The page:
Tomb of Eve
The Tomb of Eve, also known as Eve's Grave and Eve's Tomb, is an archeological site located in Jeddah, Saudi Arabia ( ). It is considered by some Muslims to be the burial place of Eve. Prince Faisal, Viceroy of Hejaz, destroyed it in 1928. In 1975, the site was also sealed with concrete by religious authorities, who disapprove of pilgrims praying at tombs.
In Hamdani (10th century) who states 'It has been related that Adam was in Mine when he felt a yearning to see Eve... that Eve had come from Juddah, and that he knew her on Arafat. The first one to speak of Eve's tomb as being in Jeddah is Idrisi (mid-12th century). However, Ibn Jubayr (late 12th century), writing from direct experience (unlike Idrisi, he went to Jeddah for the pilgrimage) state that in Jeddah 'is a place having an ancient and lofty dome, which is said to have been the lodging place of Even... when on her way to Mecca... Ibn Al-Mujawir (13th century) makes a clear reference to the Tomb of Eve in Jeddah, and so does Ibn Khallikan (13th century). Ibn Battutah (14th century) ignores the matter altogether. Historians like Tabari, Masudi, and others state that, according to tradition, Eve is buried in Jeddah, but fail to give any detail of her tomb.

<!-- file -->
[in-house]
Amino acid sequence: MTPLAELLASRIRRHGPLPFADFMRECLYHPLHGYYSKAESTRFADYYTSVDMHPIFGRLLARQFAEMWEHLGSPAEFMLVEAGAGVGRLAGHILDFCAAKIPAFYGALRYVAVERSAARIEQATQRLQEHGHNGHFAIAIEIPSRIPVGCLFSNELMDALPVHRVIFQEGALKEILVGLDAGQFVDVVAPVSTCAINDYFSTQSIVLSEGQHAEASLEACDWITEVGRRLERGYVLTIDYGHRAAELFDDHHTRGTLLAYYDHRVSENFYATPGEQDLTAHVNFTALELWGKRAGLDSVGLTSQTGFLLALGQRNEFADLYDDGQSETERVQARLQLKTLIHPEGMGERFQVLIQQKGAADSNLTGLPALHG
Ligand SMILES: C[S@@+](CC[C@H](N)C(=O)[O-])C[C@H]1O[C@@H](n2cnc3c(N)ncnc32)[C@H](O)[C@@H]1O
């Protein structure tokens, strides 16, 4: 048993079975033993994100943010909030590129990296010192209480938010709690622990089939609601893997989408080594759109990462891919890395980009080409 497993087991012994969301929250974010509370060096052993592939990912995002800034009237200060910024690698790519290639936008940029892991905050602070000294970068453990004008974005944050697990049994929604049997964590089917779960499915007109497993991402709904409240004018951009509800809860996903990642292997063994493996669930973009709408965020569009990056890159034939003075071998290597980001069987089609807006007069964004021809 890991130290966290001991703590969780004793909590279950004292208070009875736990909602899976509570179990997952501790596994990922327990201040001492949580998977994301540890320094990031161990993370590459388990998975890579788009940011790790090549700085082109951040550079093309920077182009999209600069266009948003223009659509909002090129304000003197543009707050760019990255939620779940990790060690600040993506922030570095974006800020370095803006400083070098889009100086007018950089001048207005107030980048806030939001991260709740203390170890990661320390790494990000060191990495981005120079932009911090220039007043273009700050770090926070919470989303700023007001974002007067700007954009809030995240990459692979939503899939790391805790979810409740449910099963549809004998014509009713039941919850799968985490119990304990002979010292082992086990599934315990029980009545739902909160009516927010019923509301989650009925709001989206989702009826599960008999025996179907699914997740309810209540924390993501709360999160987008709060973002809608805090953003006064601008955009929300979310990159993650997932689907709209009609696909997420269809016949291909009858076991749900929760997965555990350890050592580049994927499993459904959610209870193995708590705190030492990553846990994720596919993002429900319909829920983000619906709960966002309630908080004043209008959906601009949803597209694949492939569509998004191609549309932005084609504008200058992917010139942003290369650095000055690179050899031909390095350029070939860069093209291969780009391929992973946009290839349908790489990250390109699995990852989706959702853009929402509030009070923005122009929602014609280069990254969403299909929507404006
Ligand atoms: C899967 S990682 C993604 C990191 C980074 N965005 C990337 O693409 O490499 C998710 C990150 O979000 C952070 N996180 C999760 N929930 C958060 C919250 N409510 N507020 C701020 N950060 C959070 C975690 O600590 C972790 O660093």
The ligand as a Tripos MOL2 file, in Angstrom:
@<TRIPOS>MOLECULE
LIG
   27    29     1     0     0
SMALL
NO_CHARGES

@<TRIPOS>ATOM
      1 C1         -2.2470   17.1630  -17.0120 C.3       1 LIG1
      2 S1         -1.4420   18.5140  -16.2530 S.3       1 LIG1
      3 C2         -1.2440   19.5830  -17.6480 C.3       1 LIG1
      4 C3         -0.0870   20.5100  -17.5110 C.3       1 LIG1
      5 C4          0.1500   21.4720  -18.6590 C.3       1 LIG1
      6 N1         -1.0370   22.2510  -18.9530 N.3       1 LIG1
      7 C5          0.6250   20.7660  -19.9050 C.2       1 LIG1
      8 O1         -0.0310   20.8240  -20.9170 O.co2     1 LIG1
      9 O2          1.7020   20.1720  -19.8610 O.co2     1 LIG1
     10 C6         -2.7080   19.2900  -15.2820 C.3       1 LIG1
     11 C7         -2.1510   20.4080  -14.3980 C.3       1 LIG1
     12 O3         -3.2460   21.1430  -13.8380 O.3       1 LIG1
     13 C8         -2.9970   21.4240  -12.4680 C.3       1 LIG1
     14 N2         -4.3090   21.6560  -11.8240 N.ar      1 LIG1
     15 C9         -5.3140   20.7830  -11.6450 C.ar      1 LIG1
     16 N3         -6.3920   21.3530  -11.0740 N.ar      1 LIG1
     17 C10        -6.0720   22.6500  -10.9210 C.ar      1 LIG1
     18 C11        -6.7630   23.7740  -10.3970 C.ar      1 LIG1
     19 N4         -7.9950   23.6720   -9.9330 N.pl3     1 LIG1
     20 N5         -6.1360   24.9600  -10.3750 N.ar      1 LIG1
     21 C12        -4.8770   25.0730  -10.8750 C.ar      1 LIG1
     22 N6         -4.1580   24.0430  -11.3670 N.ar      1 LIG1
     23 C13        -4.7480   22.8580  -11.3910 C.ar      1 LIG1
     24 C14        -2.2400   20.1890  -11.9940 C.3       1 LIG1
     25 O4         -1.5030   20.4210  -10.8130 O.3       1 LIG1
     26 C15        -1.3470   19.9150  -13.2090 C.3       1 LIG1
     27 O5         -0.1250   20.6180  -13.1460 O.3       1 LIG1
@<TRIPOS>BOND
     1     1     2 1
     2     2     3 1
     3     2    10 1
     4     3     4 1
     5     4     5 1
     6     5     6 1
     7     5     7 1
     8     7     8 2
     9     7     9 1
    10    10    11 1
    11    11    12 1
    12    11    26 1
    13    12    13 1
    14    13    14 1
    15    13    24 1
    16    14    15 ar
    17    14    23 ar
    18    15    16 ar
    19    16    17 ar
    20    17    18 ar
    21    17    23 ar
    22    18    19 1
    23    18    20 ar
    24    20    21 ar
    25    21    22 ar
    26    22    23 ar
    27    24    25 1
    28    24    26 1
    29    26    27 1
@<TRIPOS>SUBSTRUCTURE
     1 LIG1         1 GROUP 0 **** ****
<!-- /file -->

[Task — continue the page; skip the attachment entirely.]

Noted publicist Sirdar Ikbal Ali Shah mentions about the dimensions:
Eve must have been a lady of formidable proportions, for the original grave, I was told, was some eight feet long. It was as well, therefore, that she had not survived to welcome us in the flesh, for although it is rumored that we Muslims have an eye for ladies of heroic proportion we draw the line at the titanic. But I was told that the grave had mysteriously extended itself by the time I arrived to its present gigantic proportions.
Aun Ar-Rafiq (Amir in Hijaz 1882–1905) tried to demolish the tomb, but this caused a public outcry. He then said: "But think you that 'our mother' was so tall? If the stupidity is international, let the tomb stand".
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- Lawrence, T.E. (1921). Seven Pillars of Wisdom. Chapter VIII.